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barcode generator vb.net code Residual Properties in Software
62 Residual Properties Create QRCode In None Using Barcode generation for Software Control to generate, create QR Code image in Software applications. QR Code ISO/IEC18004 Recognizer In None Using Barcode recognizer for Software Control to read, scan read, scan image in Software applications. Since V = Z R T I P , the residual volume and the compressibility factor are related: QR Code Generation In Visual C#.NET Using Barcode creator for .NET Control to generate, create QR Code image in .NET applications. QRCode Generation In Visual Studio .NET Using Barcode encoder for ASP.NET Control to generate, create QR Code image in ASP.NET applications. The definition for the generic residual property is: Drawing Denso QR Bar Code In VS .NET Using Barcode drawer for Visual Studio .NET Control to generate, create QR Code ISO/IEC18004 image in .NET applications. Make QRCode In VB.NET Using Barcode creation for .NET framework Control to generate, create Denso QR Bar Code image in .NET framework applications. where M is the molar value of any extensive thermodynamic property, eg, V, U , H , S, or G Note that M and Mig, the actual and idealgas properties, are at the same temperature and pressure Equation (637), written for the special case of an ideal gas, becomes: EAN13 Creation In None Using Barcode maker for Software Control to generate, create UPC  13 image in Software applications. UPCA Generation In None Using Barcode creator for Software Control to generate, create UPCA Supplement 5 image in Software applications. Subtracting this equation from Eq (637) itself gives: Data Matrix Creation In None Using Barcode drawer for Software Control to generate, create Data Matrix image in Software applications. Barcode Maker In None Using Barcode printer for Software Control to generate, create bar code image in Software applications. This fundamental property relation for residual properties applies to fluids of constant composition Useful restricted forms are: GTIN  128 Creator In None Using Barcode creator for Software Control to generate, create EAN128 image in Software applications. Code 128A Printer In None Using Barcode creation for Software Control to generate, create Code128 image in Software applications. and In addition, the defining equation for the Gibbs energy, G = H  T S , may also be written for ~ ; the special case of an ideal gas, Gig = Hig  T S ~by difference, Creating C 2 Of 5 In None Using Barcode generator for Software Control to generate, create 2/5 Industrial image in Software applications. Code 3/9 Decoder In None Using Barcode reader for Software Control to read, scan read, scan image in Software applications. GR= f f R The residual entropy is therefore: Draw Barcode In Java Using Barcode generation for Android Control to generate, create bar code image in Android applications. Drawing GS1 DataBar Stacked In Java Using Barcode creation for Java Control to generate, create GS1 DataBar Truncated image in Java applications. ~,'j'~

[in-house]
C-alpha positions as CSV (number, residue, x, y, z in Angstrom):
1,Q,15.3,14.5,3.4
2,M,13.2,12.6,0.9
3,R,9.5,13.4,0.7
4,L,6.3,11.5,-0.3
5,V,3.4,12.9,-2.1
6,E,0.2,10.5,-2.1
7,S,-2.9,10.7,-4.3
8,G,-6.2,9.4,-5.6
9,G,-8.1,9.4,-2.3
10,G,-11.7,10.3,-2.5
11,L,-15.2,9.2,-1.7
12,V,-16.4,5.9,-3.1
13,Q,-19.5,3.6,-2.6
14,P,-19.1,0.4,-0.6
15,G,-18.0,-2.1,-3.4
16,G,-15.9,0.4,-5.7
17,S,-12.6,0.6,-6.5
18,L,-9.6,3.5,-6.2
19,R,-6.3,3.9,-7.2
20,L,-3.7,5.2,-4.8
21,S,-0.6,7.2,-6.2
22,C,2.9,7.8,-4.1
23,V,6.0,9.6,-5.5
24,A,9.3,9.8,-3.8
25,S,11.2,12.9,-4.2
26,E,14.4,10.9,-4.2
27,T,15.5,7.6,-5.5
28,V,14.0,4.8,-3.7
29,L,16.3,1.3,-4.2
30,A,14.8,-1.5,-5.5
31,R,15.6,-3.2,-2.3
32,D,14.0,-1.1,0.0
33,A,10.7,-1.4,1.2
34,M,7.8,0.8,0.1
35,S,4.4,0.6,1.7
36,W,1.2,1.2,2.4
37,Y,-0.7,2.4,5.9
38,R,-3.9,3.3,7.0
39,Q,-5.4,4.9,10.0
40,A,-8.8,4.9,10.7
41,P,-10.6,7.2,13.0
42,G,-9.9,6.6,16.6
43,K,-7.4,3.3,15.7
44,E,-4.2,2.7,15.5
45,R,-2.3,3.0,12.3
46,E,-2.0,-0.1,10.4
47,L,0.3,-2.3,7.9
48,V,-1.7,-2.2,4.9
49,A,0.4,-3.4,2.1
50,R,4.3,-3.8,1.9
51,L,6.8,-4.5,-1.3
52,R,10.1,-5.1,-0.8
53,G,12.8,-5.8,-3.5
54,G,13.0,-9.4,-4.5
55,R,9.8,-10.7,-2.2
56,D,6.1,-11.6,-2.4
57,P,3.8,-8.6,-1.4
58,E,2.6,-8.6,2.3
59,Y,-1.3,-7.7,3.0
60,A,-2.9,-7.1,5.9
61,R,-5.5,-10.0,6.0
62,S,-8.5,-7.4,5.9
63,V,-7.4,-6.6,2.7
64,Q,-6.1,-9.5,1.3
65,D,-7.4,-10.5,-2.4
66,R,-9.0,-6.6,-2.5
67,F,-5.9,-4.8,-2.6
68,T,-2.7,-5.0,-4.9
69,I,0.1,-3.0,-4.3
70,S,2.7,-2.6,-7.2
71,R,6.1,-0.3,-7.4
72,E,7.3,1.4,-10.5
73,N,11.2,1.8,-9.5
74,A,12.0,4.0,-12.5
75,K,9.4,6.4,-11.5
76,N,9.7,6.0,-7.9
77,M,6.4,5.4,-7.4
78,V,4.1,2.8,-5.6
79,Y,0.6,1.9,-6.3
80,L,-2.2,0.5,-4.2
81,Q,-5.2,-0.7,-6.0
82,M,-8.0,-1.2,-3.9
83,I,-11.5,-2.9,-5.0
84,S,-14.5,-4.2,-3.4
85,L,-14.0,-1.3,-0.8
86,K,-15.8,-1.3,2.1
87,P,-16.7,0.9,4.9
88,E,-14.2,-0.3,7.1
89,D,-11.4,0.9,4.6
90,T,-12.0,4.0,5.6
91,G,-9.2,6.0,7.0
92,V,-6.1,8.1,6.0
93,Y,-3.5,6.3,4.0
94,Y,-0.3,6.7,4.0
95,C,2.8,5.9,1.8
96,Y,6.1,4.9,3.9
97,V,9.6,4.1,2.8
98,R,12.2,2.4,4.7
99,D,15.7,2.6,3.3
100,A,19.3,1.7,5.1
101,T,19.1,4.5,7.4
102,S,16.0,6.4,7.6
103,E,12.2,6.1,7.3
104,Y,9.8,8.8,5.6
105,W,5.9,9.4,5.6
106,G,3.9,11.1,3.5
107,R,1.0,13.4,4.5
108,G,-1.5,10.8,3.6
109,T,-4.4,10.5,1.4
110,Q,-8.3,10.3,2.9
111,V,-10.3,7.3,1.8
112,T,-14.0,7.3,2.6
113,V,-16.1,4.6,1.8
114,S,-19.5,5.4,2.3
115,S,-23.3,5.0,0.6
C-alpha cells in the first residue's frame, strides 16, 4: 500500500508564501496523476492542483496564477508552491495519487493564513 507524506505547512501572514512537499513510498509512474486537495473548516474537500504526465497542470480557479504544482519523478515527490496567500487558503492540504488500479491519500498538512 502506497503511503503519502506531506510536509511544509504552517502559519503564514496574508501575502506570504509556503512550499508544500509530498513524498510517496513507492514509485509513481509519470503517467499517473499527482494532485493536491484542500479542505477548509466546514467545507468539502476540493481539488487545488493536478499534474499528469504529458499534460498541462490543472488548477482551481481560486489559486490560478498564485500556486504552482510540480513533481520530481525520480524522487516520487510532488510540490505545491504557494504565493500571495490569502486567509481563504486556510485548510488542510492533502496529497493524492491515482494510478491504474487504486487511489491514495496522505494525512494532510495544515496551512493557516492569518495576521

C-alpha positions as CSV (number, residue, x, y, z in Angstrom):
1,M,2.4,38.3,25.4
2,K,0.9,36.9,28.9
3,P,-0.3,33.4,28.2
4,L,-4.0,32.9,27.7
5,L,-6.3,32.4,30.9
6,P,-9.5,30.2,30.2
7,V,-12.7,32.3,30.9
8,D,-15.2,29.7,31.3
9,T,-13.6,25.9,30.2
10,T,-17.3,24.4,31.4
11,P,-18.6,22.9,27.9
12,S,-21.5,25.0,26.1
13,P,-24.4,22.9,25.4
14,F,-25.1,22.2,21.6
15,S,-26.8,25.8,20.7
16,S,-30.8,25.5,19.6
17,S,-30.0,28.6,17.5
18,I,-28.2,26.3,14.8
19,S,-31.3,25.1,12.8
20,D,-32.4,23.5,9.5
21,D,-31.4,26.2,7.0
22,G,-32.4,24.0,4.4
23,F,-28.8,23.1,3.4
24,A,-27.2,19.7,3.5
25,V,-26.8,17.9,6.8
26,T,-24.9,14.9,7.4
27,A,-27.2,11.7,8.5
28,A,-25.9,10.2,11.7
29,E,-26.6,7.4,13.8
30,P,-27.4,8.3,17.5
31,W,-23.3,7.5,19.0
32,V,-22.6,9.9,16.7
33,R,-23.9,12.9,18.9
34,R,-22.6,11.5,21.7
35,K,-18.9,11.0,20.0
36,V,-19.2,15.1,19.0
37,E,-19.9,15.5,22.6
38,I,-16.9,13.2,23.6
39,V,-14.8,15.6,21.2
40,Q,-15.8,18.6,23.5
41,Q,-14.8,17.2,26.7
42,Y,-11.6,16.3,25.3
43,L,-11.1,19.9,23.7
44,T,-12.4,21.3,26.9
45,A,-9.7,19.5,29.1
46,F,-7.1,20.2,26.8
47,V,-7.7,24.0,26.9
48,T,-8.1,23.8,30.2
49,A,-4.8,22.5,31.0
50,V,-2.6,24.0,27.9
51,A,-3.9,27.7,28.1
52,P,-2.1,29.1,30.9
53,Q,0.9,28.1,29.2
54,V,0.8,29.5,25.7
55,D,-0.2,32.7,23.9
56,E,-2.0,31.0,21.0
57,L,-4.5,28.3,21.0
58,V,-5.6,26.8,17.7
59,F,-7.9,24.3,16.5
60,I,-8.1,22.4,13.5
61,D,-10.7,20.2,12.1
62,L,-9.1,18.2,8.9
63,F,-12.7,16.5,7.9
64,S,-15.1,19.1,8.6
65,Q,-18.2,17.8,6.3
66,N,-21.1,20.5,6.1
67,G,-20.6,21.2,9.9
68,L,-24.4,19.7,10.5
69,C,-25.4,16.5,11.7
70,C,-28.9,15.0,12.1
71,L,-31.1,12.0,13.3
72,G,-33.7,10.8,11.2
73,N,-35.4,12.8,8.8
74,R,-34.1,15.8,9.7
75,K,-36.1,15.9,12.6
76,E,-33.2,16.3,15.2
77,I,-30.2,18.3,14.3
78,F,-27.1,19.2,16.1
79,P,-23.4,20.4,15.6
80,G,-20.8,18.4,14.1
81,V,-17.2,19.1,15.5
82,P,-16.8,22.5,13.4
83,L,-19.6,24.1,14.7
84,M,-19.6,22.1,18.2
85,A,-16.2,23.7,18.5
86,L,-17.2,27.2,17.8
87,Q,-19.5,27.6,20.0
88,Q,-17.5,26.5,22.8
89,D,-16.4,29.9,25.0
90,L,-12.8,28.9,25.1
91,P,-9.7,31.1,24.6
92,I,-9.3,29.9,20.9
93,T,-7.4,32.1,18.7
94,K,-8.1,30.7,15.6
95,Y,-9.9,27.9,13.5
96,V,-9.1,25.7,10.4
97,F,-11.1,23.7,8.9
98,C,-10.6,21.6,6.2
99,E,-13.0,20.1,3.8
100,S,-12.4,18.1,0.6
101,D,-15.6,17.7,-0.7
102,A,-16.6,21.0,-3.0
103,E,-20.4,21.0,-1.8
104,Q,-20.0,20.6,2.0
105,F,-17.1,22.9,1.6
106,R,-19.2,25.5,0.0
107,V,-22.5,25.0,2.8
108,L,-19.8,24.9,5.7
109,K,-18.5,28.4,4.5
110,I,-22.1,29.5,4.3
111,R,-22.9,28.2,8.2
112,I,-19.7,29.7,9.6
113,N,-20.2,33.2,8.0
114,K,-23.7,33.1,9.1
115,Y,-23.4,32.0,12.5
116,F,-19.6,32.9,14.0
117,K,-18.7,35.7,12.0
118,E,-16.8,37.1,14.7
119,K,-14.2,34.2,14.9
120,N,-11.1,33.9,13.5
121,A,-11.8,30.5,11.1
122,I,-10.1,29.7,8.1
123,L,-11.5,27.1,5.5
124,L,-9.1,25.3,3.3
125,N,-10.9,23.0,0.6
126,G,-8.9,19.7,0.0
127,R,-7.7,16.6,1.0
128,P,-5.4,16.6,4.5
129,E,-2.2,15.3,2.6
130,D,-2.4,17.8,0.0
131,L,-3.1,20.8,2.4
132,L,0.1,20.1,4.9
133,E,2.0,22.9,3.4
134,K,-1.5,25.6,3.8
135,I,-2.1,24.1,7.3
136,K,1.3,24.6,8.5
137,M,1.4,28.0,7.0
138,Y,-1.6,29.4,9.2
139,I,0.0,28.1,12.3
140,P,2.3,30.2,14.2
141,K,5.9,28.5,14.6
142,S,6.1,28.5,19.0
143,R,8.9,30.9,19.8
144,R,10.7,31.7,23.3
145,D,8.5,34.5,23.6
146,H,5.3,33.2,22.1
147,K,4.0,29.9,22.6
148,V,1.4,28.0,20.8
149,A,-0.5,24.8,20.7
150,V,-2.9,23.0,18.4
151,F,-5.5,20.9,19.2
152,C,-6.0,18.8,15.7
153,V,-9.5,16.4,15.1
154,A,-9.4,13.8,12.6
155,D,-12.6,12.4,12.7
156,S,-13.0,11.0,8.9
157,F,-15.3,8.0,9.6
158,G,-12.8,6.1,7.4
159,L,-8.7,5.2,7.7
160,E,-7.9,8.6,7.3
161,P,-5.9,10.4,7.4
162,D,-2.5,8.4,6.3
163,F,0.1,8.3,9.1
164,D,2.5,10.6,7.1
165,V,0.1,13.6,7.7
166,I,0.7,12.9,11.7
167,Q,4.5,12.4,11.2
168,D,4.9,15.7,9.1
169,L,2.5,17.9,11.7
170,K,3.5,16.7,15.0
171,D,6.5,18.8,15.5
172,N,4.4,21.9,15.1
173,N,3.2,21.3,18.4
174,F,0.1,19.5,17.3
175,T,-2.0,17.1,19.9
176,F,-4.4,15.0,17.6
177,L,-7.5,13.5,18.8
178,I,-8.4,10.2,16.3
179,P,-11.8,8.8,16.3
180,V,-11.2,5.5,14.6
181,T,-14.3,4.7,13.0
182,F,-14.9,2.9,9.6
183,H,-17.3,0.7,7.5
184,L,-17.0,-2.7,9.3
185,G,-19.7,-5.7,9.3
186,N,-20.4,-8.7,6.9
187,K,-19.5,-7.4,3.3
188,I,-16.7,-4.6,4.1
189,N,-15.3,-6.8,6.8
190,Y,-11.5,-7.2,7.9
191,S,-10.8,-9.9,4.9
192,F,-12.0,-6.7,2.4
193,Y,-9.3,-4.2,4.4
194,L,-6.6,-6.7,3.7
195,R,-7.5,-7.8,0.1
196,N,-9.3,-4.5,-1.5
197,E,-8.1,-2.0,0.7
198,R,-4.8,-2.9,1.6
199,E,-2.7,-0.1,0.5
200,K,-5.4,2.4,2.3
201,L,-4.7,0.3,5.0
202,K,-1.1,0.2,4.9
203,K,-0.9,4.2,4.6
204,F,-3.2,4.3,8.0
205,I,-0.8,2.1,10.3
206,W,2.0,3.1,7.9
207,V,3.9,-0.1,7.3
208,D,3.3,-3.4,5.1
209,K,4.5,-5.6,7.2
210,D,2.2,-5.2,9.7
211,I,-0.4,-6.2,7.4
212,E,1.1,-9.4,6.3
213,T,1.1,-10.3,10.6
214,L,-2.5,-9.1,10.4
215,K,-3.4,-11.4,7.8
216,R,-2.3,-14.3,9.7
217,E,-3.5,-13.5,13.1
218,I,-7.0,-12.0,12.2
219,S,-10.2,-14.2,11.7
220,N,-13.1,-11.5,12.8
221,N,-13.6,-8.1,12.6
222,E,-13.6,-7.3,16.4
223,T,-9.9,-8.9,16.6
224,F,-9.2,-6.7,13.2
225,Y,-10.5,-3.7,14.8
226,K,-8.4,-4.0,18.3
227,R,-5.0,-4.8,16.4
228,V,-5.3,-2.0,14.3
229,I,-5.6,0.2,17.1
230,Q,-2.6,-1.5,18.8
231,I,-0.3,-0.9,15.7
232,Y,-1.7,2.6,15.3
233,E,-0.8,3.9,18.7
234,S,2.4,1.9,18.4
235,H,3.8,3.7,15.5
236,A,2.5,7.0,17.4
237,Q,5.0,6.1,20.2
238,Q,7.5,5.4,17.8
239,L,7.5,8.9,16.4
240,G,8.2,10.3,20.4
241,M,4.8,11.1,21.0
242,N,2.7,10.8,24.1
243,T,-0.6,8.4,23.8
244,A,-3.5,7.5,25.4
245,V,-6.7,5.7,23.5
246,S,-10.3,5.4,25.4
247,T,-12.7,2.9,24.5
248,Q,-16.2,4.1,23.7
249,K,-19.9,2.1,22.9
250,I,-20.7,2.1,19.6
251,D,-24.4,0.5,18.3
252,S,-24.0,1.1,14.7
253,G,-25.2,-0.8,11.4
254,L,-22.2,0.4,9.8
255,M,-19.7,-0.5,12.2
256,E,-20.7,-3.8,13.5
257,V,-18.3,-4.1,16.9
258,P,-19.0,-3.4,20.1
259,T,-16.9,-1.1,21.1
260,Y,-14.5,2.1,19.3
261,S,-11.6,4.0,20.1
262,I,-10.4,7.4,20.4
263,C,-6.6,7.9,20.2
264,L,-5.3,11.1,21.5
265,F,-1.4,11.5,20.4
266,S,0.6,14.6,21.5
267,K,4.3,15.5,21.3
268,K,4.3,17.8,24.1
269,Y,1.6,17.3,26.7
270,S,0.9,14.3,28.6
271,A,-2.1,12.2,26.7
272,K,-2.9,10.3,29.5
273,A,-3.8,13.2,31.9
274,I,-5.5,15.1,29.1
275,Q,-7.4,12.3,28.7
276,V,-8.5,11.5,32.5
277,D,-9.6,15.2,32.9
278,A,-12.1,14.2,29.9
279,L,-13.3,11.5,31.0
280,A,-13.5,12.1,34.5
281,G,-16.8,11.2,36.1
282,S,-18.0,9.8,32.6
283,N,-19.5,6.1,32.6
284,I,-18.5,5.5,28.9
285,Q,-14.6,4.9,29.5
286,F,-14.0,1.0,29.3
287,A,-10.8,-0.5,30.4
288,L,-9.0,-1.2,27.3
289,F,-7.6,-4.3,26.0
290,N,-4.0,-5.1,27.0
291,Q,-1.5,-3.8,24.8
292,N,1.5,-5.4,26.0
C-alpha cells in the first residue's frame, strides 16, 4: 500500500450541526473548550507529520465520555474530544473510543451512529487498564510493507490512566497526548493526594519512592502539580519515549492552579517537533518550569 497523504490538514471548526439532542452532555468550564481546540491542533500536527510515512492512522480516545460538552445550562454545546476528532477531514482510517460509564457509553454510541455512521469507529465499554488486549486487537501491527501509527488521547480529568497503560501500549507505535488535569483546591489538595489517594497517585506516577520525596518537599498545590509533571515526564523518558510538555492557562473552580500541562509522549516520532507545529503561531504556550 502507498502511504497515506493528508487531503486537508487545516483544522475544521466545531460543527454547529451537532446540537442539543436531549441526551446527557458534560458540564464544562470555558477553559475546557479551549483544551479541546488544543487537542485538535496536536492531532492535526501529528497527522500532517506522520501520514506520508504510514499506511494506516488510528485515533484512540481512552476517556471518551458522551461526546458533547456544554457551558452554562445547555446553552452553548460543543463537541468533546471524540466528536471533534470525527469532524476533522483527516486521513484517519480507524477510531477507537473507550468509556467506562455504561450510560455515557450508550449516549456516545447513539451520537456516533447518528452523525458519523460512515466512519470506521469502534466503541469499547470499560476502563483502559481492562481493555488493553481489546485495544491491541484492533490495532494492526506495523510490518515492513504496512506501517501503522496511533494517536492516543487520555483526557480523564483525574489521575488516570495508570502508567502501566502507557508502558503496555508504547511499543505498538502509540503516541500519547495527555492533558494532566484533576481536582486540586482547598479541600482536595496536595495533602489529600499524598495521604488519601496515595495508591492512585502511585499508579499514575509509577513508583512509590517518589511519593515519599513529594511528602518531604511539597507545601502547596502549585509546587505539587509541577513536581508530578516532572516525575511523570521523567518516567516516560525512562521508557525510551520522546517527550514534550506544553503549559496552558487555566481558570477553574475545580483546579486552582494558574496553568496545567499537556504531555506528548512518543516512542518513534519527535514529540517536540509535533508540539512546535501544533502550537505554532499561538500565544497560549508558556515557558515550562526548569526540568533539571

Recognizing Bar Code In .NET Framework Using Barcode recognizer for Visual Studio .NET Control to read, scan read, scan image in Visual Studio .NET applications. ANSI/AIM Code 128 Generation In Java Using Barcode encoder for Java Control to generate, create Code 128 image in Java applications. Thus the residual Gibbs energy serves as a generating function for the other residual properties, and here a direct link with experiment does exist It is provided by Eq (643), written: (const T) Integration from zero pressure to arbitrary pressure P yields: Code39 Decoder In Visual C# Using Barcode recognizer for .NET Control to read, scan read, scan image in VS .NET applications. Recognize Bar Code In Java Using Barcode Control SDK for BIRT reports Control to generate, create, read, scan barcode image in BIRT applications. CHAPTER 6 Thermodynamic Properties of Fluids